On the Raptor it has delivered a set of “live valve” dampers that respond to throttle and steering inputs to keep the cabin on an even keel by either stiffening or loosening the set-up in each bend. The end result is pretty incredible, delivering little bodyroll while soaking up even the biggest craterous pothole or mountainous bump without requiring you to let off. At times the Raptor defies the laws of physics in its capabilities. It makes many of the traditional work-orientated pick-ups or SUVs seem like tractors in comparison.

The 10-speed transmission is also matched to a front or four-wheel drive set-up with locking front and rear differentials. In all, there are seven drive modes offered, along with the options of two- or four-wheel drive. But you need some decent off-road terrain to really see this car in action.

While its natural state is streaked with mud, there’s plenty of bling and facade about the Raptor as well. In Dayglo orange, our test car had all the subtlety of a brick in your face, while for added fun – or the annoyance of others – you can adjust the sound emitted from the exhaust from a mild grunt to a teeth-rattling, menacing snarl. All from the touch of a button on the steering wheel.

The 3-litre V6 engine, matched to the 10-speed auto box, puts out a credible 288hp and manages to hit 100km/h from a standing start in 7.9 seconds. That’s not groundbreaking in the age of immediate electric torque, but for shifting this hulking lump of metal towards the horizon at that rate certainly feels fast.

This pick-up has practical appeal and is clearly winning favour with workers who opted for vans in the past

You can also send this orange rocket into orbit off a hilltop and be certain that when it returns to terra firma, you won’t have to rebuild your spine. And for the engineering coup de grace, the faster you tend to hit a bump, the more agile and adept this Raptor seems to deal with it.

There is no way you can ignore that thirst for fossil fuel though. If you are getting the most from your Raptor, you are definitely on first name terms with filling station staff.

This, combined with access to a fair amount of private land to actually put the Raptor through its paces, means it’s a plaything for posh farmers. A pretty practical one in terms of load (although the payload capacity is a mere 652kg), but more farm fun than farm machinery.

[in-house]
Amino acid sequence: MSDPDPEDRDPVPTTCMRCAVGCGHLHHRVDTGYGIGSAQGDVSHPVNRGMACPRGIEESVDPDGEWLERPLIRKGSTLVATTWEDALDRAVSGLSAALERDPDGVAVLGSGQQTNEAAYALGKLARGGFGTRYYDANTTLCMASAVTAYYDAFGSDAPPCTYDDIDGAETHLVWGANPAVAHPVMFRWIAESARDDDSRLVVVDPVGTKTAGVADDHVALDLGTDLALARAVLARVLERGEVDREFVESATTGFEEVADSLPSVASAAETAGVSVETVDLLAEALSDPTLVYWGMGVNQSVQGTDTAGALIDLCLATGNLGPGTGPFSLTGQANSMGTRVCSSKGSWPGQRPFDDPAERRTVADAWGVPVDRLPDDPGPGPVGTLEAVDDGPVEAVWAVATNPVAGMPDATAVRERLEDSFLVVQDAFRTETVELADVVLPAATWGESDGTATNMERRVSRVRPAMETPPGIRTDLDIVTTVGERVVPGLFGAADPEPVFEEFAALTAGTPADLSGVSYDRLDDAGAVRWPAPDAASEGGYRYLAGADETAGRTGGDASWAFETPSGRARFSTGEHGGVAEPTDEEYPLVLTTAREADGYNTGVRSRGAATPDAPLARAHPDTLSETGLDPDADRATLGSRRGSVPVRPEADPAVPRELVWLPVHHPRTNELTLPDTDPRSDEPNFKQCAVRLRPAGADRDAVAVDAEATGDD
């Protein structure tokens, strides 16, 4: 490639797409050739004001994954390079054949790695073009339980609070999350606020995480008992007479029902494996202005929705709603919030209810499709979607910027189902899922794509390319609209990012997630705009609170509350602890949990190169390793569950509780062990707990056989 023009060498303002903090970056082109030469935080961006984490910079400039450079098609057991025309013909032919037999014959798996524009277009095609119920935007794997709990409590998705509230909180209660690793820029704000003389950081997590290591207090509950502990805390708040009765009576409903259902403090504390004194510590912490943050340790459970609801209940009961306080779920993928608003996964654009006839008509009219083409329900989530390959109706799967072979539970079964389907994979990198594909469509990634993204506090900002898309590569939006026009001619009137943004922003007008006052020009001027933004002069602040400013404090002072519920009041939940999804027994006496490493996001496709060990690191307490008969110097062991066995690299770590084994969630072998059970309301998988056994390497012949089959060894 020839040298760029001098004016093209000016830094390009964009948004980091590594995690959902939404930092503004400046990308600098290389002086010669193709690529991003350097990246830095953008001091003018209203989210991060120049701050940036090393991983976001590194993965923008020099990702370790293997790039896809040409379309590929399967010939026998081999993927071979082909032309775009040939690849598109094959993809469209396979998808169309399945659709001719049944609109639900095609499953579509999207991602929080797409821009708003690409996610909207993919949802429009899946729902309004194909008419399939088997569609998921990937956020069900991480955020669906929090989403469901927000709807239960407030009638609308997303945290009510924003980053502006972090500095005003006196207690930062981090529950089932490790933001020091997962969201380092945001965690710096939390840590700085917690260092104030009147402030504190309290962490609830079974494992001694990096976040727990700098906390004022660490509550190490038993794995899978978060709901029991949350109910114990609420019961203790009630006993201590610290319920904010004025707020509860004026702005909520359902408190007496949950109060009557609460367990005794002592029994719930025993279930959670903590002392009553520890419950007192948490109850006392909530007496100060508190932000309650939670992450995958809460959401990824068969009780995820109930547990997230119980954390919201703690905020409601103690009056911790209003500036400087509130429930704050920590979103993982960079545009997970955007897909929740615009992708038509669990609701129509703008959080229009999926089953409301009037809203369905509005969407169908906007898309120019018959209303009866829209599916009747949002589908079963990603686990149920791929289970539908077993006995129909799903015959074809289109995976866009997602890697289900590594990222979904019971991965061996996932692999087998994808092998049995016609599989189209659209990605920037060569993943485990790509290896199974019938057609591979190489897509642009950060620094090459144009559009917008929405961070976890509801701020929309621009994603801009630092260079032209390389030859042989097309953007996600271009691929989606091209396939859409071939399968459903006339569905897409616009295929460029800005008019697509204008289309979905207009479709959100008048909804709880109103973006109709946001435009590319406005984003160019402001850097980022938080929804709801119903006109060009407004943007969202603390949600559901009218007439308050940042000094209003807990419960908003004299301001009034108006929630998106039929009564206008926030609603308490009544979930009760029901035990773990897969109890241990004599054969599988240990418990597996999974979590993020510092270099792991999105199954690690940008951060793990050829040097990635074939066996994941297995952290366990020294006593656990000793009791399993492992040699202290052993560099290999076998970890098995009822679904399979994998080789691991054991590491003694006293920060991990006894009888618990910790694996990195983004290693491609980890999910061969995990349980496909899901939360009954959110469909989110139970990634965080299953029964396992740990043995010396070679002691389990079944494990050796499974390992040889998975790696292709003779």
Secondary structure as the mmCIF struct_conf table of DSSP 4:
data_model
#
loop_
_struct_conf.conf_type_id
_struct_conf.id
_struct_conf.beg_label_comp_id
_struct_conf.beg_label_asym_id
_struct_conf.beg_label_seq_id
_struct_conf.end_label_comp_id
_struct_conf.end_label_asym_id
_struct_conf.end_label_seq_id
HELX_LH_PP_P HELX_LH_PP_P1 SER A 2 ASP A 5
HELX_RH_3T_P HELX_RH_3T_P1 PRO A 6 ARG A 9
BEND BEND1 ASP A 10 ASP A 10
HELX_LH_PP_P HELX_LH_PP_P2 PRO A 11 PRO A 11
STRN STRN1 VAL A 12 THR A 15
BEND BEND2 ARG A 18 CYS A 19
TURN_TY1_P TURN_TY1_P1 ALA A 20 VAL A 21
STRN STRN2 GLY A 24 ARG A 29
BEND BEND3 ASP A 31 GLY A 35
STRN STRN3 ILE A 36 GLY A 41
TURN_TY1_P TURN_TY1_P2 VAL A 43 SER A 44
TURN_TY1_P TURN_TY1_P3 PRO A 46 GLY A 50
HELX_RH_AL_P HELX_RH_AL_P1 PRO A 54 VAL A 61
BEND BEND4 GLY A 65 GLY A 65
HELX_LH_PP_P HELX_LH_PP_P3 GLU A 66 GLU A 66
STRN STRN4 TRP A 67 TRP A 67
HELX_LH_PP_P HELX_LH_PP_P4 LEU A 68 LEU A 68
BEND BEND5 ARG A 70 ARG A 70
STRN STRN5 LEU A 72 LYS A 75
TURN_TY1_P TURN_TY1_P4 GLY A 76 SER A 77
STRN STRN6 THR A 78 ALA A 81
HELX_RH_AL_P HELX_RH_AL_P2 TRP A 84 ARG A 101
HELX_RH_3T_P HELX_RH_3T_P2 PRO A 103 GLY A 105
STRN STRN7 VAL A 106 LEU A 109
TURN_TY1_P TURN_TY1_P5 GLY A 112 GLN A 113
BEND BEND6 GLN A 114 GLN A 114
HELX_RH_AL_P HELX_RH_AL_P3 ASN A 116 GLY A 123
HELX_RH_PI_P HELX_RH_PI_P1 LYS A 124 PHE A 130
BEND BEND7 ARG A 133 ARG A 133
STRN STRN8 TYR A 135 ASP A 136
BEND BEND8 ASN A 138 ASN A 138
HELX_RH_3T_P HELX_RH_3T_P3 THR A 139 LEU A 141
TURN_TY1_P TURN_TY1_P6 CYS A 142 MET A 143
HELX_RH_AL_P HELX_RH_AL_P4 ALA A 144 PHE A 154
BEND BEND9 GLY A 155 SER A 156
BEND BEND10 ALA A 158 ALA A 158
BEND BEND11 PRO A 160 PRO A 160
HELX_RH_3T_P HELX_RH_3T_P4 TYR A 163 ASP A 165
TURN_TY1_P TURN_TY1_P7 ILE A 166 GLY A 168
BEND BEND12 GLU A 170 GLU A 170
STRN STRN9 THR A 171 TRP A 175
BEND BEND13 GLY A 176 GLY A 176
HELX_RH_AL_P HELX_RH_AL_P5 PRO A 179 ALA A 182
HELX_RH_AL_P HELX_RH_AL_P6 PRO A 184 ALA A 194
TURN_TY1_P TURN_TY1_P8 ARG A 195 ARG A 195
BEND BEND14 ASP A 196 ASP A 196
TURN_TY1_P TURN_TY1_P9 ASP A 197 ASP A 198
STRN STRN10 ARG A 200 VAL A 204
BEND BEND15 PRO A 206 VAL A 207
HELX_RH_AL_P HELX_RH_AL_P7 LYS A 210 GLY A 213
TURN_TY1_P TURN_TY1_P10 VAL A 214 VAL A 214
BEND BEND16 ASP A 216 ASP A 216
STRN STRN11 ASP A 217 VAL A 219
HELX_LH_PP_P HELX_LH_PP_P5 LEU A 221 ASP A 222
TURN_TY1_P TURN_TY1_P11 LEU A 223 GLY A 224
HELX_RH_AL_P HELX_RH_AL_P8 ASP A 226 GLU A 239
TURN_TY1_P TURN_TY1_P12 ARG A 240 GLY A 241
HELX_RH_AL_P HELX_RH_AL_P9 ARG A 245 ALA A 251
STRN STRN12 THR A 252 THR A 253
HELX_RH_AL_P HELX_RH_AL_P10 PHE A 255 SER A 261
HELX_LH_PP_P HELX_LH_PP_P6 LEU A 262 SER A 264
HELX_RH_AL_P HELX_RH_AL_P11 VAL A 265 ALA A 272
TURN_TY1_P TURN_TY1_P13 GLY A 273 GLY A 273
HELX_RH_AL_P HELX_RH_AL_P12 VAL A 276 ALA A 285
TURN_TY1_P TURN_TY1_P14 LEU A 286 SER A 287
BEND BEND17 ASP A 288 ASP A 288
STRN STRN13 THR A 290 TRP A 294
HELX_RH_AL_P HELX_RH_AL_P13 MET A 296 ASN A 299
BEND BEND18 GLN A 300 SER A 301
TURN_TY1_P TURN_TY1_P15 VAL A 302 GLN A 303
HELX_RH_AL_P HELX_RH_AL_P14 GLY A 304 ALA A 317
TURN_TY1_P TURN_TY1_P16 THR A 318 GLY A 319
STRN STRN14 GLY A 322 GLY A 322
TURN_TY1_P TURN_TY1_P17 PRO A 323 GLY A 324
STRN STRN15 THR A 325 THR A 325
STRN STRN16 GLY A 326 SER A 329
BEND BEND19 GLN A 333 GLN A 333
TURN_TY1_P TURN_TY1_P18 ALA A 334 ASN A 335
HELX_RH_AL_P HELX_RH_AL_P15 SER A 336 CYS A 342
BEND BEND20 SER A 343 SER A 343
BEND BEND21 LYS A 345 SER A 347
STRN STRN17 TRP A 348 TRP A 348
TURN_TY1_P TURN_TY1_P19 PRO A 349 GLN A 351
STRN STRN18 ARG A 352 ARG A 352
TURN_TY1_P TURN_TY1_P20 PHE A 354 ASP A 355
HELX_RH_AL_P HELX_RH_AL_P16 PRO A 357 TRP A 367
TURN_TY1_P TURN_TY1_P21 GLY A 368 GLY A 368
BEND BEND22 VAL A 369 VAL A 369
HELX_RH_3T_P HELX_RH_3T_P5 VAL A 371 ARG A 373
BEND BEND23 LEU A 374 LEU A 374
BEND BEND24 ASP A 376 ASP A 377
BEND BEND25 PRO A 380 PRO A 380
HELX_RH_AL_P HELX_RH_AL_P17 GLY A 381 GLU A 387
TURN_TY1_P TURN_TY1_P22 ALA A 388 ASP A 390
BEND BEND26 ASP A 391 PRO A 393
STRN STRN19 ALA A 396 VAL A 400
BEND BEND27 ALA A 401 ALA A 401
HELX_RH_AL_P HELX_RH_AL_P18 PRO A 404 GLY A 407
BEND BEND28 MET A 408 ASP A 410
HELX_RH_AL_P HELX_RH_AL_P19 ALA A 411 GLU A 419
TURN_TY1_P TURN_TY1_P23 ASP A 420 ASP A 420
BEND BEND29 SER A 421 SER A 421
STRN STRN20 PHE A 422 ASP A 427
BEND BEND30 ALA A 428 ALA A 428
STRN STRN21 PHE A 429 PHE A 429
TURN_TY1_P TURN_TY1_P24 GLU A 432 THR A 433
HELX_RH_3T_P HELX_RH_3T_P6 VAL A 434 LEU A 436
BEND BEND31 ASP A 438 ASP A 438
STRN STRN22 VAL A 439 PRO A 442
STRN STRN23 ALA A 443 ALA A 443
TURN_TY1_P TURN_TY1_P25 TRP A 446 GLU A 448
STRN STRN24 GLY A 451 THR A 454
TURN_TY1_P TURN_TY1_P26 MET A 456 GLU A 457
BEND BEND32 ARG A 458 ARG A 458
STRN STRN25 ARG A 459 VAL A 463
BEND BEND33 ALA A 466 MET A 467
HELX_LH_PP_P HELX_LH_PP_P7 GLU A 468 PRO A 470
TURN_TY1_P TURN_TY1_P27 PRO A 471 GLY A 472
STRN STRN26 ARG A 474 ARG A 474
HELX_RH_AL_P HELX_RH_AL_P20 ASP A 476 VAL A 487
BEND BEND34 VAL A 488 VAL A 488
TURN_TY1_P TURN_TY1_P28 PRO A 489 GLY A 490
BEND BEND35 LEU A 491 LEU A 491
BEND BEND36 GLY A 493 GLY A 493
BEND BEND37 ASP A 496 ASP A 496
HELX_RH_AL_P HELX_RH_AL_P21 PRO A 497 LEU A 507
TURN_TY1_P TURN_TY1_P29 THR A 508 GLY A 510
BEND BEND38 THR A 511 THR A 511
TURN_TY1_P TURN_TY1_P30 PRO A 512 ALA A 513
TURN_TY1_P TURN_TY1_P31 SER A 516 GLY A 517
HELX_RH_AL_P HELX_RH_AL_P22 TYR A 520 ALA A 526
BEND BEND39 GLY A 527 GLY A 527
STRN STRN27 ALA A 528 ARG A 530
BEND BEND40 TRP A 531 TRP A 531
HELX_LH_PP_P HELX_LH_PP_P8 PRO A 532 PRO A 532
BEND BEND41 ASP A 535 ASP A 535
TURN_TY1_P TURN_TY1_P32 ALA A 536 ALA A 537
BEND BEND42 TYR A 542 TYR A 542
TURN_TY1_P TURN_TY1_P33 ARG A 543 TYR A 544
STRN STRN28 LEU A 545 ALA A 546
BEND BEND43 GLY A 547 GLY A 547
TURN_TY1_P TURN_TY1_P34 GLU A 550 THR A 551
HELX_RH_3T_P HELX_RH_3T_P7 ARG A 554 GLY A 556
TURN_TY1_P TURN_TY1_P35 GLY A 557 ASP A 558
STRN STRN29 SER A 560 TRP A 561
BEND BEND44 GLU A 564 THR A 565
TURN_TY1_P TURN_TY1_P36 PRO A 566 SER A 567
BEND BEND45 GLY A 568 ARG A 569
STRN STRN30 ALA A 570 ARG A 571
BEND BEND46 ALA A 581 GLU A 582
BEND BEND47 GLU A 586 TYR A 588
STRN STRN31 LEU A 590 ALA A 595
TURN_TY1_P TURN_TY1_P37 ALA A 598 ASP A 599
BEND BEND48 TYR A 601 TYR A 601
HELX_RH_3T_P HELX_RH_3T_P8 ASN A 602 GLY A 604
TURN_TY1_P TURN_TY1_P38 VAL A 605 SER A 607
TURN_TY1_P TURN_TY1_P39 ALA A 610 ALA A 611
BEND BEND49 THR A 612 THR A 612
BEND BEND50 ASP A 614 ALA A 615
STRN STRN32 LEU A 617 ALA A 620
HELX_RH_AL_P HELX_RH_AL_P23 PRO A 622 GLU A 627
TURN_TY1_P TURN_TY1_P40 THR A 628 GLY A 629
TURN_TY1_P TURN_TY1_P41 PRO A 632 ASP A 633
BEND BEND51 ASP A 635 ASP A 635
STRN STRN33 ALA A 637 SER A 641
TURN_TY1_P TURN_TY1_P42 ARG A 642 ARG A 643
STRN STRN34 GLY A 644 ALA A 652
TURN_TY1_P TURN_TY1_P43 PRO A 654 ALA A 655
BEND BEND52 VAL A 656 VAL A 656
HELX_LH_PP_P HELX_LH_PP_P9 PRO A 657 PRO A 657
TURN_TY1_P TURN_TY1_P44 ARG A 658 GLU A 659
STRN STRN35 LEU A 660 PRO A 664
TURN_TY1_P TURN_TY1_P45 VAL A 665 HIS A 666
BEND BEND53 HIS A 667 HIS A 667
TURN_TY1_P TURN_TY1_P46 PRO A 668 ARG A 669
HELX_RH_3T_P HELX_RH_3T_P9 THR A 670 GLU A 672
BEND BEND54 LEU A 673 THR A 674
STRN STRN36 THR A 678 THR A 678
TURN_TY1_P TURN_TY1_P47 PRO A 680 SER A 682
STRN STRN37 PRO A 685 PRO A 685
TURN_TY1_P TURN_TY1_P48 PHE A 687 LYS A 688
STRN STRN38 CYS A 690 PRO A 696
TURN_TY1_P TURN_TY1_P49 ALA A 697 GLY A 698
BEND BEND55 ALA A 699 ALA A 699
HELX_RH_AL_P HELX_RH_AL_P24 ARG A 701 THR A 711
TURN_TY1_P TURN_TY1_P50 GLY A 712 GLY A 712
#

Away from the Raptor end of the Ranger line-up, this pick-up has practical appeal and is clearly winning favour with workers who opted for vans in the past. It is proving itself a sales success and others – notably VW with its Amarok – are well aware of the potential for growth in the Irish commercial vehicle fleet.

Ford Ranger Raptor

In the last decade or so, the pick-up has become a lot more polished and accomplished on the road, not to mention plusher inside. The Raptor adds serious performance perks to a pick-up. The fact that 56 of them have already been registered here shows that neither its sticker price nor its thirst deter well-heeled off-roaders.

Personally, for all its novelty, the Raptor is just an expensive toy that’s fun to play with but impossible to justify.

Lowdown: Ford Ranger Raptor

Power: 3-litre V6 petrol matched to 10-speed auto transmission putting out 288hp through four wheels, with the option of two or four-wheel drive with front and rear lock differentials

0-100km/h: 7.9 seconds

Official L/100km (mpg): 13.8 (20.5)

Price: €77,355 as tested (Ranger Raptor starts at €74,355)

Our rating: 3/5

Our verdict: An engineering feat, but really just a fun toy for the fortunate few

Michael McAleer

Michael McAleer

Michael McAleer is Motoring Editor, Innovation Editor and an Assistant Business Editor at The Irish Times